CEO.COM
April 8, 2013
Are You Getting Exposure, Or Getting Exploited?

You’re in charge. Being relied upon comes with the territory – and so does getting taken advantage of.

While I’m not a CEO (well, I am the CEO of me, so there is that), people often present me with opportunities. You get them, too. In my case I get invited to speak, to write articles, to do webcasts or videos… it’s all very flattering.

Well, flattering until the other person says: “… and you will receive tremendous exposure from this opportunity!”

Loosely translated, “tremendous exposure” almost always means “we’re not paying you.” That’s when “exposure” can feel more like exploitation.

Keep in mind I’m not talking about donating time, money or services to charity. Worthy causes deserve our support. The problem lies with requests from for-profit ventures. In those cases, we often don’t get exposure – we let ourselves be exploited.

How can you tell the difference? There are two standards you can apply to any “opportunity”:

  • YNK: “You Never Know…” is based on the same logic as playing the lottery; after all, you have to play to win, right? So you write articles or participate in videos or agree to speak to groups because, well, you never know what might result. The problem is, the result is usually nothing – just like playing the lottery.
  • WIIFM: “What’s In It For Me?” is based on ensuring there is a pro quo as well as a quid. The tradeoff doesn’t have to be equal, of course, but applying the WIIFM standard helps ensure your effort will pay off a tangible way.

If WIIFM sounds selfish, in a way it is – but in a good way. Using WIIFM as your standard ensures you evaluate exposure as a deliverable with tangible outcomes.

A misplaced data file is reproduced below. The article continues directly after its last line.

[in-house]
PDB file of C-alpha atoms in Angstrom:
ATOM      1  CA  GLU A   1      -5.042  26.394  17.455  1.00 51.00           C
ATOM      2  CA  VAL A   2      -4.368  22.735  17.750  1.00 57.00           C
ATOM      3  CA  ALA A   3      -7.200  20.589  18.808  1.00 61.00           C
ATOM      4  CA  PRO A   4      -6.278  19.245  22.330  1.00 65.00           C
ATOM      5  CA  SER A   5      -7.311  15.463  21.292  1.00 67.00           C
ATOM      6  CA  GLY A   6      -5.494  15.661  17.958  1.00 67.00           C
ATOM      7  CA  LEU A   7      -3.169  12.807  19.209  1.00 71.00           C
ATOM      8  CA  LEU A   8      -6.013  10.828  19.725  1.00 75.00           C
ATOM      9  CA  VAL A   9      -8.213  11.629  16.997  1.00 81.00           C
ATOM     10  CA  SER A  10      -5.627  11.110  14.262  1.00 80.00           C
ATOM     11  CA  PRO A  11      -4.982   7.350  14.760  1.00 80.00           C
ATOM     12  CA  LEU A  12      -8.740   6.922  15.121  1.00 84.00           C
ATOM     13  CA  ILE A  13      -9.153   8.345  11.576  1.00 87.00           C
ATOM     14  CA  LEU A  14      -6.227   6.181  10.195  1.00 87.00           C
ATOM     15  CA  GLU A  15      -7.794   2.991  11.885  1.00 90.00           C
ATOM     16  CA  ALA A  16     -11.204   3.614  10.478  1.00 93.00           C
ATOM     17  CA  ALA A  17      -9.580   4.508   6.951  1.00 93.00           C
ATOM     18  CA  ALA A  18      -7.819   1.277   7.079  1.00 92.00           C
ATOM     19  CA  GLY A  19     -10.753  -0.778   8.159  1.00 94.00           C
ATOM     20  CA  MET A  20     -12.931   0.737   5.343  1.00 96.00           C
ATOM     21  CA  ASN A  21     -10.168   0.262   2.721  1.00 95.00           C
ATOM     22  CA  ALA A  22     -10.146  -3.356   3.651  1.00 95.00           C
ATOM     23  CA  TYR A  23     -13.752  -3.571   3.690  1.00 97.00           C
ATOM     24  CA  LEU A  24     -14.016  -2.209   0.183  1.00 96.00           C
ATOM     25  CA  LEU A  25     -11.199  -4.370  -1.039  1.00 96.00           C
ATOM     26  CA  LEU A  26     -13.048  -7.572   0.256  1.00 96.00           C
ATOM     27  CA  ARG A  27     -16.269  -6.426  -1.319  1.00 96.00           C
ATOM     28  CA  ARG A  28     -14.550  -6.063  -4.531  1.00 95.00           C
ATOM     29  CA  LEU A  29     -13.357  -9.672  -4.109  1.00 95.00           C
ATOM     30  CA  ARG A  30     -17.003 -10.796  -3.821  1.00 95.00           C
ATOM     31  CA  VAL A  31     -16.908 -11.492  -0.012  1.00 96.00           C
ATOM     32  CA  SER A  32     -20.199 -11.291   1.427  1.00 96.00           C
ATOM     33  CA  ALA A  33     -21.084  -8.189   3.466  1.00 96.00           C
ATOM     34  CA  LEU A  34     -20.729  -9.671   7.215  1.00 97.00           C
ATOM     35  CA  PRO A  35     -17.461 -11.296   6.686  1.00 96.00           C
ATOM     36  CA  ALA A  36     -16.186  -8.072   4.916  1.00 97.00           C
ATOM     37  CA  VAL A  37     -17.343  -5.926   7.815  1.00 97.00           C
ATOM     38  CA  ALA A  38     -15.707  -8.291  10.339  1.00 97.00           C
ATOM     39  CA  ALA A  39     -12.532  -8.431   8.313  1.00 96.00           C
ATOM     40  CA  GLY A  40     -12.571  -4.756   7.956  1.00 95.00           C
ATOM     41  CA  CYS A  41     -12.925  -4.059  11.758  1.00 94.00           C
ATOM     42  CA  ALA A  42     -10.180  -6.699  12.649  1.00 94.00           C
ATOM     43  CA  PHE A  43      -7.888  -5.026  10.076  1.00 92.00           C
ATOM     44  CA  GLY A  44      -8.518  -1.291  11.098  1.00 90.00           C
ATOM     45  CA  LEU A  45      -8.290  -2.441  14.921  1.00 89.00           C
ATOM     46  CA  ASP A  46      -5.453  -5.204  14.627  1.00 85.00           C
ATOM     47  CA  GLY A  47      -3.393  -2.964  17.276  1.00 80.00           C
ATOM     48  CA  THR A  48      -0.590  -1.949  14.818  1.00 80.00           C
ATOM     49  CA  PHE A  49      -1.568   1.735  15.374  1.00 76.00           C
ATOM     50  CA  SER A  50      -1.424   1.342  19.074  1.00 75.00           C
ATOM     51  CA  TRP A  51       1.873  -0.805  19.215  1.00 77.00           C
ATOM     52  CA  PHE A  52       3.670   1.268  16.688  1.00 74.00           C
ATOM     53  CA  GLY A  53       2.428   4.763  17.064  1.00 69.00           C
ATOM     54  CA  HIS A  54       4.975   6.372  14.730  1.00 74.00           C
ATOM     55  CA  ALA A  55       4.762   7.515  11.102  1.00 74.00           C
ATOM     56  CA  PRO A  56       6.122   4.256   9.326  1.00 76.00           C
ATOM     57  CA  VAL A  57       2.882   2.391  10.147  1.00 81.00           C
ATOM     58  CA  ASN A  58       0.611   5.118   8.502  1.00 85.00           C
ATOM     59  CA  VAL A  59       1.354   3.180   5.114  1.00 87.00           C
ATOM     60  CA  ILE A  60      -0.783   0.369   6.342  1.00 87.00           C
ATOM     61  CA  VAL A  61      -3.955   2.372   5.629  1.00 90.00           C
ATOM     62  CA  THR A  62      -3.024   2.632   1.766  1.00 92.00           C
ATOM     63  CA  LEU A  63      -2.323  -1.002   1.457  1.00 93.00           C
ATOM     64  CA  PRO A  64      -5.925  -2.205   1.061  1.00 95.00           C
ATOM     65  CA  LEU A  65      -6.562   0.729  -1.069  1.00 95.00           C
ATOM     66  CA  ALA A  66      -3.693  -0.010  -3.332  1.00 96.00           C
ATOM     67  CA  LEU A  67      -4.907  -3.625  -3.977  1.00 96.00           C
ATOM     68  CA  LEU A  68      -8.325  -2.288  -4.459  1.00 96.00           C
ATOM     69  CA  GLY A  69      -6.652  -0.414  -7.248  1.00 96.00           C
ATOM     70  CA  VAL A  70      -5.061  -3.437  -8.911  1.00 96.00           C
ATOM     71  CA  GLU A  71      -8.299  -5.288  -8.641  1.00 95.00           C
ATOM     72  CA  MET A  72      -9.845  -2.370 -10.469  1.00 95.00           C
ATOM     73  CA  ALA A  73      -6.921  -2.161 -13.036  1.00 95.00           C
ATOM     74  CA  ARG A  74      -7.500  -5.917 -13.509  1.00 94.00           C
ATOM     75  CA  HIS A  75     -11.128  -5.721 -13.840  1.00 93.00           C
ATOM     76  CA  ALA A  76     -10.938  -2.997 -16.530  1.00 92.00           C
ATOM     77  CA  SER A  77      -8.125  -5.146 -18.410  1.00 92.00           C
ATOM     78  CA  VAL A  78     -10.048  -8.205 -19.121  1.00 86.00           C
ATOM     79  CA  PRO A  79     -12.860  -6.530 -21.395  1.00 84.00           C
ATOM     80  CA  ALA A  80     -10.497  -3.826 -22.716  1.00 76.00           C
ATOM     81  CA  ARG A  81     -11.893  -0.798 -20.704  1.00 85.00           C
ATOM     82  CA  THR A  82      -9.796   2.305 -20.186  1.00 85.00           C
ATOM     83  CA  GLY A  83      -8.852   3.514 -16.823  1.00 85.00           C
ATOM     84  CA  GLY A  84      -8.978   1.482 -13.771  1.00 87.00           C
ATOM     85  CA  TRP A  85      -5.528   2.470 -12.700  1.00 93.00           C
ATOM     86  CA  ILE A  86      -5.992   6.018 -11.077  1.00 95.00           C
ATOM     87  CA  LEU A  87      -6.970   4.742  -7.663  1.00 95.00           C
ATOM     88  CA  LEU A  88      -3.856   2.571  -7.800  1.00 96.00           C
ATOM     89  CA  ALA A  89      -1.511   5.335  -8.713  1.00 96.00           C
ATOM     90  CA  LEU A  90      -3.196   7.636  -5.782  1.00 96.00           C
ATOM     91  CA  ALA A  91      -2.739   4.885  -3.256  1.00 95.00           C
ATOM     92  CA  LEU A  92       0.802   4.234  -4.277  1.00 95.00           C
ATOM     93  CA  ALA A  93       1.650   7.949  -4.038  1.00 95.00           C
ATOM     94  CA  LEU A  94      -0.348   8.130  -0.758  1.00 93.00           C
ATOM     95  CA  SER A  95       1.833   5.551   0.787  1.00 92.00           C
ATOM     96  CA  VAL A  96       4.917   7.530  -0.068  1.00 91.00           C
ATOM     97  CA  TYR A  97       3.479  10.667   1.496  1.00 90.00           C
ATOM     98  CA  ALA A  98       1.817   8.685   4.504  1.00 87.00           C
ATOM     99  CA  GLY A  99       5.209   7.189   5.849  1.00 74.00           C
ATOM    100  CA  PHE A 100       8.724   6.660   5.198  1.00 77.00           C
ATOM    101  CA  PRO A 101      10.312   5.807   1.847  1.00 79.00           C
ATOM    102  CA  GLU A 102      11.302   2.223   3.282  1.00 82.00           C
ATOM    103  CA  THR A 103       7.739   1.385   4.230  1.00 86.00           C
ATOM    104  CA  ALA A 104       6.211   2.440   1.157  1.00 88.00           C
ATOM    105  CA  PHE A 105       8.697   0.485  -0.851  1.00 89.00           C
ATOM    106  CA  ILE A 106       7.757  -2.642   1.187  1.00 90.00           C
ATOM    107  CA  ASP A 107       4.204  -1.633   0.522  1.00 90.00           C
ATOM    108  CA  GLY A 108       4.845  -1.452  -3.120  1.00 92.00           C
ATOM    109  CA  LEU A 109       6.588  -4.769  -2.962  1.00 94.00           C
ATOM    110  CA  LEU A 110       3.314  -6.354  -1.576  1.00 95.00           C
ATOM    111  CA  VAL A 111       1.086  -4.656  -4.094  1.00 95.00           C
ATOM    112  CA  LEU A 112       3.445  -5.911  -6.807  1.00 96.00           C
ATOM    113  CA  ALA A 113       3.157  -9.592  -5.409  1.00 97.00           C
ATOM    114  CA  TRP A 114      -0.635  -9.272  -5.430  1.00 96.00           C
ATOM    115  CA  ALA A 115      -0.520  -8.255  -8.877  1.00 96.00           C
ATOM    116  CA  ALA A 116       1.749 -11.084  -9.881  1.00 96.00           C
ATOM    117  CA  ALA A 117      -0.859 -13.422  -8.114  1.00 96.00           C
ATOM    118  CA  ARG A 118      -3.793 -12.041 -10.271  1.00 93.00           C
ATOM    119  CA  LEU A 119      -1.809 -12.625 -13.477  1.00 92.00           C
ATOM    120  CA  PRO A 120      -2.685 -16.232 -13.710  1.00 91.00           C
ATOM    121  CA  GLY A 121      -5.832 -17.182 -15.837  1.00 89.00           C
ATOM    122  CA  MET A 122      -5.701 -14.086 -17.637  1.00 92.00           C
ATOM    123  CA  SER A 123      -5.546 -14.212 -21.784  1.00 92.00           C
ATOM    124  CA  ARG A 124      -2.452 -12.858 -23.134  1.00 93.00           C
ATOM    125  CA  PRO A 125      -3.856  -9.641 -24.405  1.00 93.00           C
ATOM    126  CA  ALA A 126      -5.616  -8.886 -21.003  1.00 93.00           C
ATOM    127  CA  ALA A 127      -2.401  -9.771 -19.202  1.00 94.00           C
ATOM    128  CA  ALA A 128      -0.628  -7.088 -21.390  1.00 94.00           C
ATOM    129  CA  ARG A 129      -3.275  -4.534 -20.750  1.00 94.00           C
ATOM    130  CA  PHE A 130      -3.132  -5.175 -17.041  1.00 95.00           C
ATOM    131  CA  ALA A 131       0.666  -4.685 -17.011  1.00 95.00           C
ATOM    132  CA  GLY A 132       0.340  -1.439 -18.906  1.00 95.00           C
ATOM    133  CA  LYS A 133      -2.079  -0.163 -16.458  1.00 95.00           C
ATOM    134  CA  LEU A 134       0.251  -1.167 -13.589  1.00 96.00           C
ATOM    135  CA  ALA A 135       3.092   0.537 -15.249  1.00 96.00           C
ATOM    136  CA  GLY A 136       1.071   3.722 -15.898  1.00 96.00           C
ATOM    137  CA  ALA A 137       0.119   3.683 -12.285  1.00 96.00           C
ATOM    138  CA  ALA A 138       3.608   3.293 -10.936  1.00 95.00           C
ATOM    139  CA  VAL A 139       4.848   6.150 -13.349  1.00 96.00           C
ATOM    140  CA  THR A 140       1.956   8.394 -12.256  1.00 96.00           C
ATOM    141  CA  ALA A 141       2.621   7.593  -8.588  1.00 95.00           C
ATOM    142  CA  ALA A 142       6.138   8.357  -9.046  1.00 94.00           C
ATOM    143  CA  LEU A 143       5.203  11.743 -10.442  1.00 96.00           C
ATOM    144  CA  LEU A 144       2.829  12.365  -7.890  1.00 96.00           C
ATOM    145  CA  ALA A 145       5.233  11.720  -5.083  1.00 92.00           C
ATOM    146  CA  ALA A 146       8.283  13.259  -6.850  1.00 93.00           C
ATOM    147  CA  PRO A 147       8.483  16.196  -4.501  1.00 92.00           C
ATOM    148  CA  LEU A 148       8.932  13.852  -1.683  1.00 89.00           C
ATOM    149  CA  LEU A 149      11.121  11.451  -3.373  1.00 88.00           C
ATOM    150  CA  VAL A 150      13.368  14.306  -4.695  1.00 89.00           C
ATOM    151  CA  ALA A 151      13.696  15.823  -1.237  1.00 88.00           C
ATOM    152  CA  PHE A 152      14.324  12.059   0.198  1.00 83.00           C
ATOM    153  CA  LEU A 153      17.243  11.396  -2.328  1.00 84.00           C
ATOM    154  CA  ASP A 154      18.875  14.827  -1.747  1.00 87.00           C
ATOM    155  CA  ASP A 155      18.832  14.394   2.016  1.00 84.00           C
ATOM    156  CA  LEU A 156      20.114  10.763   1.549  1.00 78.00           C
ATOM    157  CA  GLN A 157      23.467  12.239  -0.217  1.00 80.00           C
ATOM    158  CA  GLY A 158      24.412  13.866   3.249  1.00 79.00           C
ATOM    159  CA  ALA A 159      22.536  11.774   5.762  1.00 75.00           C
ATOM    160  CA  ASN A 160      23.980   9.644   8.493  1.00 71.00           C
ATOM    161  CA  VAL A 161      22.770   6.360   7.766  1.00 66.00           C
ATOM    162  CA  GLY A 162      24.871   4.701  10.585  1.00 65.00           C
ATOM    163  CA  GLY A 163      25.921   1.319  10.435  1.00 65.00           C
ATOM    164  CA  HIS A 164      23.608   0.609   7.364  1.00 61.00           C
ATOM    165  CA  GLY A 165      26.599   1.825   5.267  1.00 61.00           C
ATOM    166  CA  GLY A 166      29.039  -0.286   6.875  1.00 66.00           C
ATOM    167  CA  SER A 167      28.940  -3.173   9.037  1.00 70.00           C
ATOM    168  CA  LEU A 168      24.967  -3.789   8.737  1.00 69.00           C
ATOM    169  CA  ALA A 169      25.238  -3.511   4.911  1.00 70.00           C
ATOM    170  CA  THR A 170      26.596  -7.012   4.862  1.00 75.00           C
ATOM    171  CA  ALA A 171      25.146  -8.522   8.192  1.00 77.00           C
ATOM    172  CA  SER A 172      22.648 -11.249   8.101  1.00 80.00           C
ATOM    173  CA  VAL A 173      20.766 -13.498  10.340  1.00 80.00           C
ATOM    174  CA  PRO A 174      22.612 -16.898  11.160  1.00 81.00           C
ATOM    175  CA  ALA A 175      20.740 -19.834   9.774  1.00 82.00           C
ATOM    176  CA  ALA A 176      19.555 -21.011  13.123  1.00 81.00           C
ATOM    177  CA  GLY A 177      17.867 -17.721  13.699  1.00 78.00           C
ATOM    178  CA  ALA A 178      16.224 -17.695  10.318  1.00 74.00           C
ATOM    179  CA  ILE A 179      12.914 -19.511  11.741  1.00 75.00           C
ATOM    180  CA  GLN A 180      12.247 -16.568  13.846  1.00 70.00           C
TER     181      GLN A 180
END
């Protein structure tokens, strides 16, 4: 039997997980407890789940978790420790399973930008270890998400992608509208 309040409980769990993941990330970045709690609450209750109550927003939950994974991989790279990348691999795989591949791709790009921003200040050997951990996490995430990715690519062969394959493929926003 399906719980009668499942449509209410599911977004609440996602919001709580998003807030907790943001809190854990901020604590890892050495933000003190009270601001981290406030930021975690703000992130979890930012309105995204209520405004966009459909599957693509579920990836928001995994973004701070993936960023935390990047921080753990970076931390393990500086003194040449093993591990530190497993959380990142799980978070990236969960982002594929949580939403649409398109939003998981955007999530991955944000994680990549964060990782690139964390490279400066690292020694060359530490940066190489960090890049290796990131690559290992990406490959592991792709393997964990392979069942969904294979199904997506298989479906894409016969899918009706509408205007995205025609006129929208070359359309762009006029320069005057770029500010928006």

Exposure is only beneficial if you reach the audience you want to reach. If you aren’t likely to reach your target audience you’ve strayed into YNK territory, the land where time, money and resources go to be wasted.

Three examples of how the standard can be applied:

  1. An SPCA shelter asks me to write promotional literature. Pay? No. Exposure? No. But, a worthy cause, one I believe in, so WIIFM? I felt good about helping. (Never overlook emotional benefits.)
  2. A writer’s group asks me to speak at their conference. No pay, but, “It will be great exposure,” they enthuse. Not really: Aspiring writers aren’t my target audience since aspiring writers don’t hire ghostwriters. Still, maybe someone would decide to hire me? YNK… well, actually I do know. They won’t. WIIFM? Not much at all. Plus it didn’t fit my schedule. So I declined.
  3. A national industry organization asks me to speak on productivity improvement. The pay was reasonable and the exposure was great: CEOs, VCs, movers and shakers — my target audience. The opportunity to get in front of that group was great exposure and resulted in a couple of book gigs as well as two consulting jobs. WIIFM? A lot.

Apply the WIIFM standard to the opportunities you receive.

After all, would you ever use YNK as a basis or justifying advertising expense? No, unless you had time and money to burn. In advertising, the only standard you apply is WIIFM: Exposure to your target audience and to potential customers.

Always evaluate “opportunities” to gain exposure using the same standard, even if at first it feels selfish. Where your time and resources are concerned, you should be selfish.

Otherwise, exposure is more like exploitation.

  • http://www.facebook.com/profile.php?id=597336634 Eric Boosman

    Here’s a very awesome and relevant flowchart from a designer’s perspective to help you decide if you should work for free. :)

    http://www.freshbooks.com/blog/2011/04/18/flowchart-should-i-work-for-free/

  • http://twitter.com/HR_Hardball HR_Hardball

    so true, so very, very true…”you’ll get tremendous exposure” is the red flag that indicates “freebie” – thanks for this article, I’ve wondered about how to respond in these situations